With support for independence also higher among the young, lowering the voting age for the referendum to 16 becomes a blatantly political move by the SNP to help secure the result it wants.

Reducing the voting age has been under serious discussion since today’s 16 and 17-year-olds were in primary school and is currently out for consultation among a wide-ranging constitutional shake-up initiated by Gordon Brown. The prime minister has advocated lowering the UK voting age, provided it was done in conjunction with citizenship education. It is agreed party policy for the Liberals, Greens and SNP and the SNP has already passed legislation to allow the inclusion of 16 and 17-year-olds as a pilot scheme in two of the health board elections to be held next year.

In general, however, politicians have been wary. In 2004 the Electoral Commission conducted a major consultation on the subject of the voting and candidacy ages and recommended that the voting age remain at 18 and in a free vote in 2005, MPs voted against a bill to reduce the voting age to 16. However, the wide-ranging Power Inquiry into how political participation can be increased included among its recommendations reducing the voting and candidacy age to 16 and suggested that individual voter registration at 16 should be introduced in tandem with the allocation of National Insurance numbers.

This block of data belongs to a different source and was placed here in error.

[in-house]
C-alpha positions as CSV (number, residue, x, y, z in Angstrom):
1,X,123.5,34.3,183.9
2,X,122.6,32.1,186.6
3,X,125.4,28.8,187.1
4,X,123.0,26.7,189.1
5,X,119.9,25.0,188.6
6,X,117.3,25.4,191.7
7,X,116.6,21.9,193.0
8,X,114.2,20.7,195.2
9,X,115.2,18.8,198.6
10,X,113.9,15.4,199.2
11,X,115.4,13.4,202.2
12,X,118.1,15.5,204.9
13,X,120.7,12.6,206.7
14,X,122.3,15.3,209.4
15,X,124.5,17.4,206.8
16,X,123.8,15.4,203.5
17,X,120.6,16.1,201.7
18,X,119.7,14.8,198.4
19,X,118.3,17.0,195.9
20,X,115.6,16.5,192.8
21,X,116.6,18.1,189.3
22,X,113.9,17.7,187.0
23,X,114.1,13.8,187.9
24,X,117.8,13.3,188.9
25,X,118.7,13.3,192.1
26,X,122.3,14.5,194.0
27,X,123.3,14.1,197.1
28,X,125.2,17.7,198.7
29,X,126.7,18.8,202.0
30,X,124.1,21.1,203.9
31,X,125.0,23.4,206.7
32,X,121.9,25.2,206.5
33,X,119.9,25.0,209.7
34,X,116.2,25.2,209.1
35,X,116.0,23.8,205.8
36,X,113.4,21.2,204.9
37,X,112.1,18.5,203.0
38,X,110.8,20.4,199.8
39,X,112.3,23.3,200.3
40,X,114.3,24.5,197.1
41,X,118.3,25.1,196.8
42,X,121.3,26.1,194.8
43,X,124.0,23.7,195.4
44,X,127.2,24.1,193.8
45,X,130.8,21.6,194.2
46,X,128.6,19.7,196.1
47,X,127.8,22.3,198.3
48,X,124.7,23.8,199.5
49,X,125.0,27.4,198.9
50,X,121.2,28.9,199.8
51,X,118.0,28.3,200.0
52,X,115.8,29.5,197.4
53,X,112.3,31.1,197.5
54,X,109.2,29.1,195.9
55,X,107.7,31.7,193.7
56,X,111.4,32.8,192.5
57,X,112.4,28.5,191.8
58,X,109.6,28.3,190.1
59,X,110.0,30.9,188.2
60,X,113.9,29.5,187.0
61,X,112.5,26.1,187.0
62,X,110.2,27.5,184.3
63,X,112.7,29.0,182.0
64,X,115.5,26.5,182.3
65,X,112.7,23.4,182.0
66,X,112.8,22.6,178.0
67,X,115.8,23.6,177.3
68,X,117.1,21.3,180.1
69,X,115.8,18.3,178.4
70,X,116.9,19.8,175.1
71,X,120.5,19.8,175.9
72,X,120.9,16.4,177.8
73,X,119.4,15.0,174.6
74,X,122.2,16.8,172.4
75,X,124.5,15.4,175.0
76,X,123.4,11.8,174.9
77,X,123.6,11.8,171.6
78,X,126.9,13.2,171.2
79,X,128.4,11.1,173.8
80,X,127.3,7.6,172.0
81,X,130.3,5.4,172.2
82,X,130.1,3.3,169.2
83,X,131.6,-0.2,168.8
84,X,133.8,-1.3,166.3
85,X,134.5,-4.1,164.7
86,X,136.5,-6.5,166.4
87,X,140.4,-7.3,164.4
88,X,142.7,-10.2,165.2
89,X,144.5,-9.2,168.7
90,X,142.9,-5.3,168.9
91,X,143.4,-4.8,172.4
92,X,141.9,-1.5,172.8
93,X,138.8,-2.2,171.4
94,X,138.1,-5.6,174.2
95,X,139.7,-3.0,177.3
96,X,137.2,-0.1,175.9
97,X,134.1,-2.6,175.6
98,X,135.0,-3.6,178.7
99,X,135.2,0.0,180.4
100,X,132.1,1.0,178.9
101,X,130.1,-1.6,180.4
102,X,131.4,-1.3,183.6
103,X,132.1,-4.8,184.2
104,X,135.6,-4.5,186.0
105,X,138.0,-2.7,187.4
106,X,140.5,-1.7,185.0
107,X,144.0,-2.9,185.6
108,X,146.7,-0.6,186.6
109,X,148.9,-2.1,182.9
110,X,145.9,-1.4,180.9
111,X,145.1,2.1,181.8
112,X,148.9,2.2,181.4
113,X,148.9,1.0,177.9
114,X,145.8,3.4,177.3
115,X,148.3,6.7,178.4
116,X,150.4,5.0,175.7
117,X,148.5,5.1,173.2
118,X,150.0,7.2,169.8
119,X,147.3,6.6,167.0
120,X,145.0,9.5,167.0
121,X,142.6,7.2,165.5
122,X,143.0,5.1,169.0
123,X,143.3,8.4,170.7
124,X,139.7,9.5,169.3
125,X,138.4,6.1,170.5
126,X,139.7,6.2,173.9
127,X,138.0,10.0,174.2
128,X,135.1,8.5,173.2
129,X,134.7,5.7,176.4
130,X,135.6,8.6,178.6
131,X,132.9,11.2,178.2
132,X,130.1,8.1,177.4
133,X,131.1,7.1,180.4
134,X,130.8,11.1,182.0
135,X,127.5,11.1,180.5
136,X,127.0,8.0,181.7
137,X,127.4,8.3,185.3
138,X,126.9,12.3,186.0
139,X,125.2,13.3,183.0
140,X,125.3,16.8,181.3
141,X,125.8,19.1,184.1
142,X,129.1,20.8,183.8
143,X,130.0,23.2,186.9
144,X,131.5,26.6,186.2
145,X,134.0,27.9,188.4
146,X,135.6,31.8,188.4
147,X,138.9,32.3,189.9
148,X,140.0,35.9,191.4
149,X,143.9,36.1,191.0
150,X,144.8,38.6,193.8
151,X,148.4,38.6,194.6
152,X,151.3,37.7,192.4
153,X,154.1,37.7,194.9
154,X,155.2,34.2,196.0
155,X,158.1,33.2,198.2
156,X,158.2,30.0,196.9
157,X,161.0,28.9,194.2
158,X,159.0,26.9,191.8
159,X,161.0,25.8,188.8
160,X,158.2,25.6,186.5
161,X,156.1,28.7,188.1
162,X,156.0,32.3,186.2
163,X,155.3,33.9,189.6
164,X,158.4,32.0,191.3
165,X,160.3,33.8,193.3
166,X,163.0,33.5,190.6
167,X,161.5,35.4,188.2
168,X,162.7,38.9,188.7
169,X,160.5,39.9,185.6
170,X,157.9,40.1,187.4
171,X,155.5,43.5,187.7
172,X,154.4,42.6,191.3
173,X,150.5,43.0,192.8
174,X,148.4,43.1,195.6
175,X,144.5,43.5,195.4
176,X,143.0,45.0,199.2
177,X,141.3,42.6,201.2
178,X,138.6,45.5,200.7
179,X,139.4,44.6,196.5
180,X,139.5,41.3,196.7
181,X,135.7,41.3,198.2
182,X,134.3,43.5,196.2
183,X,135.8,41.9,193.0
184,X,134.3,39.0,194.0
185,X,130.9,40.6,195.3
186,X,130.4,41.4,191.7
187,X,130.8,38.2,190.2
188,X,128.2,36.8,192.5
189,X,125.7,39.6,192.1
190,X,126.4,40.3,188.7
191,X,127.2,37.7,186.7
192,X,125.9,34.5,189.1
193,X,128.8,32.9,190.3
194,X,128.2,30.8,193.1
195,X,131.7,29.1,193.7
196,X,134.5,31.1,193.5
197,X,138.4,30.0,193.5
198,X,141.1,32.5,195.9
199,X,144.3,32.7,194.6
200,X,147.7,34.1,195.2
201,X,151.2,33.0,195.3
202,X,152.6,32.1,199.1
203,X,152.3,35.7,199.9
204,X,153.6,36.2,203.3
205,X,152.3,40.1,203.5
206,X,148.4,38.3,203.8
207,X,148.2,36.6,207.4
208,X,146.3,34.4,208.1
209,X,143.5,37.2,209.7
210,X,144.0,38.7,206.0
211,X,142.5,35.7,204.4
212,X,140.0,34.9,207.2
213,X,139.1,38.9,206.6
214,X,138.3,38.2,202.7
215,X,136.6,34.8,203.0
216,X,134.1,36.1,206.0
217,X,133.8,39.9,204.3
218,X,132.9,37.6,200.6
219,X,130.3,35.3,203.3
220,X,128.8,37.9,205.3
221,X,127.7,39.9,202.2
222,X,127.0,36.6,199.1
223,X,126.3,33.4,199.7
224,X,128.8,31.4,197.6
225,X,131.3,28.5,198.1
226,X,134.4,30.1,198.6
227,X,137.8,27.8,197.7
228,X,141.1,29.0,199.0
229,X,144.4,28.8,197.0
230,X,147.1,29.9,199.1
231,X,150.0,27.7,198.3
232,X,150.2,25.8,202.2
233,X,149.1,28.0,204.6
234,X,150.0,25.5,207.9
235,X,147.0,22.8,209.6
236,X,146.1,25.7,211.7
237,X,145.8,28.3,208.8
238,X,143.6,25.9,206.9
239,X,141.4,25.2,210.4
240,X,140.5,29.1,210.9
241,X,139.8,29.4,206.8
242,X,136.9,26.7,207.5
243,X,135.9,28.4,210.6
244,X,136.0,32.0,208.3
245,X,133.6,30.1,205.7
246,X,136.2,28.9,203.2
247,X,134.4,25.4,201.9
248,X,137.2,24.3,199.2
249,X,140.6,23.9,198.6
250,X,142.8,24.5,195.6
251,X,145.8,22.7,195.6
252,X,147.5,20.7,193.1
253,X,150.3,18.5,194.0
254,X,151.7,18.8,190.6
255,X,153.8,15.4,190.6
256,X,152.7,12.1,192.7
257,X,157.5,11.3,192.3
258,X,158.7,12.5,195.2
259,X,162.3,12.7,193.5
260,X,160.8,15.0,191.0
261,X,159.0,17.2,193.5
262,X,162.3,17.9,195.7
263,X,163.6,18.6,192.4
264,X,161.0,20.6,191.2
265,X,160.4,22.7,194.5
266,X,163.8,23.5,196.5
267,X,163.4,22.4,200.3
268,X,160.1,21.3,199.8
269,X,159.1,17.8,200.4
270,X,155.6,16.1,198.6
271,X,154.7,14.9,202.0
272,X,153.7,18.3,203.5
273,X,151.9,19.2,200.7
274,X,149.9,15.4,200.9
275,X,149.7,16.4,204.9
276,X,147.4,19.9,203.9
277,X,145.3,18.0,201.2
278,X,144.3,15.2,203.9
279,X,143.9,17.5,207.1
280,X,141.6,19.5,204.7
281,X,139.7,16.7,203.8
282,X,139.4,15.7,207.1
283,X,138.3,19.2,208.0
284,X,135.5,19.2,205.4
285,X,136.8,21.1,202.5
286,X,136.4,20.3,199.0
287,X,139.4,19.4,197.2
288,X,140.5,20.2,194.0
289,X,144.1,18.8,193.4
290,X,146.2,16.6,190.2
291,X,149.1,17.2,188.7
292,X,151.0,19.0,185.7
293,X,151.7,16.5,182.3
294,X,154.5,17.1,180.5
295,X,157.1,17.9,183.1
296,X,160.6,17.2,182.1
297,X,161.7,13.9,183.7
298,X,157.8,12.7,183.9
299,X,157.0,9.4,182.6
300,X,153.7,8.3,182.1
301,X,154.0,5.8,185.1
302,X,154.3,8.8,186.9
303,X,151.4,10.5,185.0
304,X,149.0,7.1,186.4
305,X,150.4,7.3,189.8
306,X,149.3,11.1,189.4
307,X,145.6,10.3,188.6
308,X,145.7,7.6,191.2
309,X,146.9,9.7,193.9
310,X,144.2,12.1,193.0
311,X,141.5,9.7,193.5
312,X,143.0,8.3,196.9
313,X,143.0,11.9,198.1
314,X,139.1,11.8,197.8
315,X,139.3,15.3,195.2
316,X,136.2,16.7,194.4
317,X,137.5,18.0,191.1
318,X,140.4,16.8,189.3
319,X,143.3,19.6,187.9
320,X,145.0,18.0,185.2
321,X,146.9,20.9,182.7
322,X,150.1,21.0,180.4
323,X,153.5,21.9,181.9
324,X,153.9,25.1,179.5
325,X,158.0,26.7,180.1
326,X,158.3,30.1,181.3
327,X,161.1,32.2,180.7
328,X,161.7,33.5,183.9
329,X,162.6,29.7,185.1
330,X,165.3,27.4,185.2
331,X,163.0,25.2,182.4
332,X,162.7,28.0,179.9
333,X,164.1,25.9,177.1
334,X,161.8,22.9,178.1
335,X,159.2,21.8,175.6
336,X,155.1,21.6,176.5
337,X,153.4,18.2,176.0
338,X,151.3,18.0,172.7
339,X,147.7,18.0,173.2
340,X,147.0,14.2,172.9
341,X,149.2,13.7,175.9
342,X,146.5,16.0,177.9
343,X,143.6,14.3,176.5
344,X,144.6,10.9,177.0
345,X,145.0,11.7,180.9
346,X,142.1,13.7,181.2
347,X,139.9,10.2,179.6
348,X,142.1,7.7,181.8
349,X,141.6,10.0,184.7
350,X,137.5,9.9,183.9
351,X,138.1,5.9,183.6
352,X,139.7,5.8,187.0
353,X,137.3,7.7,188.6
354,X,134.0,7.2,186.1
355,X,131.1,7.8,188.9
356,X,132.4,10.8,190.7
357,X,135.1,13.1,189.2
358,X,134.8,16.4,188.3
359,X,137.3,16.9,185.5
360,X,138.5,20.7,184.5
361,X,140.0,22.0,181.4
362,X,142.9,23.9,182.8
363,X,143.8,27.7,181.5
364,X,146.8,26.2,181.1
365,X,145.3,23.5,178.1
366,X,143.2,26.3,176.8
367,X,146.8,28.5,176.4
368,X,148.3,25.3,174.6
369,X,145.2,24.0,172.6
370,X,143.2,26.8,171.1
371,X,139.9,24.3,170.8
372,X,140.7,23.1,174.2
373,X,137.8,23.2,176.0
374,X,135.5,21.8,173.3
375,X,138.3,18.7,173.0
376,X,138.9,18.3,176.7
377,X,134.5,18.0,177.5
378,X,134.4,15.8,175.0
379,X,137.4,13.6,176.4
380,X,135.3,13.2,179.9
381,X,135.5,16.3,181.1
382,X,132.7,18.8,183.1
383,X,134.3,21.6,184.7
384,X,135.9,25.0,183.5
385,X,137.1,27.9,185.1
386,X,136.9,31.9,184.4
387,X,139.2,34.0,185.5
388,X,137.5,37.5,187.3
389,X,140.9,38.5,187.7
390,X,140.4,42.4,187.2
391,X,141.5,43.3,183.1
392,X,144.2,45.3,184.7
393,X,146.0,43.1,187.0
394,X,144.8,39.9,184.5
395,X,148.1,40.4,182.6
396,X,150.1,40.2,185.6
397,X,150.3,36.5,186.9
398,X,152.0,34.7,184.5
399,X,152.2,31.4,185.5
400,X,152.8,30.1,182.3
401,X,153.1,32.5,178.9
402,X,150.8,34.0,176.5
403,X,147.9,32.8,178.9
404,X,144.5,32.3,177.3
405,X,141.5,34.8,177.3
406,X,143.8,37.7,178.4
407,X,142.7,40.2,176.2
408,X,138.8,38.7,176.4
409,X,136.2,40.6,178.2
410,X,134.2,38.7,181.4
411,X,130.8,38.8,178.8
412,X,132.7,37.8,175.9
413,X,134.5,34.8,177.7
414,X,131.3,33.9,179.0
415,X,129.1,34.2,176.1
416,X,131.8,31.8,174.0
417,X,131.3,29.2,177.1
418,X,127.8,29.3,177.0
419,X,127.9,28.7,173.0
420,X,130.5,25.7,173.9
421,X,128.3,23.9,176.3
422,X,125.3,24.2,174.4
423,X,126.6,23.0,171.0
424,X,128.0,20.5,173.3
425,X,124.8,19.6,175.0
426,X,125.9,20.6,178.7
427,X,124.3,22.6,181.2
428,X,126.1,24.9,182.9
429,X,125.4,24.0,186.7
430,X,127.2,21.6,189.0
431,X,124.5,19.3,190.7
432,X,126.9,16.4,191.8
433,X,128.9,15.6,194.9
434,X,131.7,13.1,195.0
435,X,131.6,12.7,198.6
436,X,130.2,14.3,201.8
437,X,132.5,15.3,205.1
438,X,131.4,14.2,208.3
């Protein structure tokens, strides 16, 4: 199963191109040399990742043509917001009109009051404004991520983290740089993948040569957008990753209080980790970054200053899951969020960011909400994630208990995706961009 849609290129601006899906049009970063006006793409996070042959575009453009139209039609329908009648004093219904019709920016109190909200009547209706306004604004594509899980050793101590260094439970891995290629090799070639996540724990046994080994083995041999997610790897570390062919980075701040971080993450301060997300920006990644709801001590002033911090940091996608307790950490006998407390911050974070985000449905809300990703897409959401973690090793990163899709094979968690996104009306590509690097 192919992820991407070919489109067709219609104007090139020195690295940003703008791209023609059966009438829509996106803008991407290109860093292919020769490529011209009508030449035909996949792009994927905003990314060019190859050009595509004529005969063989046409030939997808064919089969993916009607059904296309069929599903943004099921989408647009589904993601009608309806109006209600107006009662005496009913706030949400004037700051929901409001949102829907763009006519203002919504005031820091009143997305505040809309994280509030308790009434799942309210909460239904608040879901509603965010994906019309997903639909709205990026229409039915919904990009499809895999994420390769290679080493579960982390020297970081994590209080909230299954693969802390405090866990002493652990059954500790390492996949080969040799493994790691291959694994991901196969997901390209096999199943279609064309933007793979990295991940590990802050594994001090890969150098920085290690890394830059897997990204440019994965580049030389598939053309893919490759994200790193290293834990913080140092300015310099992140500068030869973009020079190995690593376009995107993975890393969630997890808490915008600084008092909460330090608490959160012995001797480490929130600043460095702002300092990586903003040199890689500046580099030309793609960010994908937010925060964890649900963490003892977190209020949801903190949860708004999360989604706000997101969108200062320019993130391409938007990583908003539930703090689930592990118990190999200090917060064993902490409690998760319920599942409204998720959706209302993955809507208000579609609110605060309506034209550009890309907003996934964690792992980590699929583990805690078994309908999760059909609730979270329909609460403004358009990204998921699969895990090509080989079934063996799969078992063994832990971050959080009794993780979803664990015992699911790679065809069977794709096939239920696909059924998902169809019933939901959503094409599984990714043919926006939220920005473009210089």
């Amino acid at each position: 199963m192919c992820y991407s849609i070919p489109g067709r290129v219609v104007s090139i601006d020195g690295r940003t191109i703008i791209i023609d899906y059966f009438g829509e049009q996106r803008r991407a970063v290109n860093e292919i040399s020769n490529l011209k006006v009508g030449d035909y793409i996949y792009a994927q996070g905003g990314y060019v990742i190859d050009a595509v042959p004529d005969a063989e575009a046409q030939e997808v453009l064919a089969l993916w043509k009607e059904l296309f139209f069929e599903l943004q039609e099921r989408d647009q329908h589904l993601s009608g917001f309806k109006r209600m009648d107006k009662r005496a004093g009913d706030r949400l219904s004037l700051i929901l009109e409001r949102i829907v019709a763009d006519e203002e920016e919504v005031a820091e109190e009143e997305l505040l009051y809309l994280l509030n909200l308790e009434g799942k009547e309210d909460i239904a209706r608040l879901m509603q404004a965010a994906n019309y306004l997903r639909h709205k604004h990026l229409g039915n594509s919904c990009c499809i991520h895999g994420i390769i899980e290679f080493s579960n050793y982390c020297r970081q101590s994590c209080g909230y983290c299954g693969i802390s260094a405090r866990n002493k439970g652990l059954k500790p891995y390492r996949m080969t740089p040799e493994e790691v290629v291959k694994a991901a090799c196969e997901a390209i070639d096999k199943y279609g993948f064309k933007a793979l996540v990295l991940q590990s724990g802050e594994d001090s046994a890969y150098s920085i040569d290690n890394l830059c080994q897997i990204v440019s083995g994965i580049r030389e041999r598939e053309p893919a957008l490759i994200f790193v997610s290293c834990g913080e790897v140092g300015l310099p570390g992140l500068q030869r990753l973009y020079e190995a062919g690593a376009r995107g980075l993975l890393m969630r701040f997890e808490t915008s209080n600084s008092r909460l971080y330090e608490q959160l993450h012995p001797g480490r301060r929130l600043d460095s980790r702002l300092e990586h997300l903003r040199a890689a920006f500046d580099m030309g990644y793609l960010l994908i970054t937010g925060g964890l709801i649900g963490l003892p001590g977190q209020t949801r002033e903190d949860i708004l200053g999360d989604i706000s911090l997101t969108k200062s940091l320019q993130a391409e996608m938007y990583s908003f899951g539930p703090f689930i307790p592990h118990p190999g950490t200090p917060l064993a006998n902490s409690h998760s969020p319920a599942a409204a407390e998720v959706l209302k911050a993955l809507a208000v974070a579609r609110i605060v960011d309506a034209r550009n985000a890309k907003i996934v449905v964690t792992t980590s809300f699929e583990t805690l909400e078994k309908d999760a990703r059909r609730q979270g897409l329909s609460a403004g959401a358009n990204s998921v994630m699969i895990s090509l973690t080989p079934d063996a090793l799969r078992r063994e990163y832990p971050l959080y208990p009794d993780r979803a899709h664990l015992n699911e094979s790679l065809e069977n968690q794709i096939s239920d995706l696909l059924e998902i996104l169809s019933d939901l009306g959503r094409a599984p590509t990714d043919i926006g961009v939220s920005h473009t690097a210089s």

That recognises one of the strongest arguments for lowering the age: that 16-year-olds can pay tax and therefore should be entitled to a say on how public money is spent. No democracy can ignore the justice behind the rallying call: “No taxation without representation.”

Even more emotive is the slogan: “If you are old enough to die for your country, you’re old enough to vote”. That is no longer the anomaly it was for centuries.

Young people can still join the armed forces at 16, but since 2003 have no longer been sent into action on the front line under the age of 18.That is an illustration of how the age at which young people lose the protected status of a child and acquire the rights and responsibilities of adults has been rising. The result, however, is inconsistency. Sixteen-year-olds can leave school, although they are increasingly encouraged to continue their education and Gordon Brown has proposed raising the school leaving age in England. They can marry and those who earn enough are required to pay taxes. Yet the minimum age for buying tobacco has been raised from 16 to 18 and the SNP has proposed a power to raise the age for buying alcohol from off-licences from 18 to 21 in areas where there have been problems.

This inconsistency between preventing a 20-year-old from buying beer and allowing a 16-year-old to cast a vote which will affect the future governance of the country makes it impossible to regard the intention to lower the voting age for the referendum as anything other than political opportunism on the part of the SNP.

If the Referendum Bill succeeds and it includes a lowering of the voting age, around 125,000 teenagers would be added to the electoral roll for the referendum next year. At 3% of the total and keen to exercise their new power, especially on a single issue vote, they would be a significant group, more likely on the evidence of all the opinion polls to vote Yes to independence than their elders.

There are sound arguments for enfranchising 16-year-olds. The decreasing turnout at elections is a democratic deficit which must be put right and engaging young people at an early age is the best hope for the future, but party politics should never dictate such a significant change.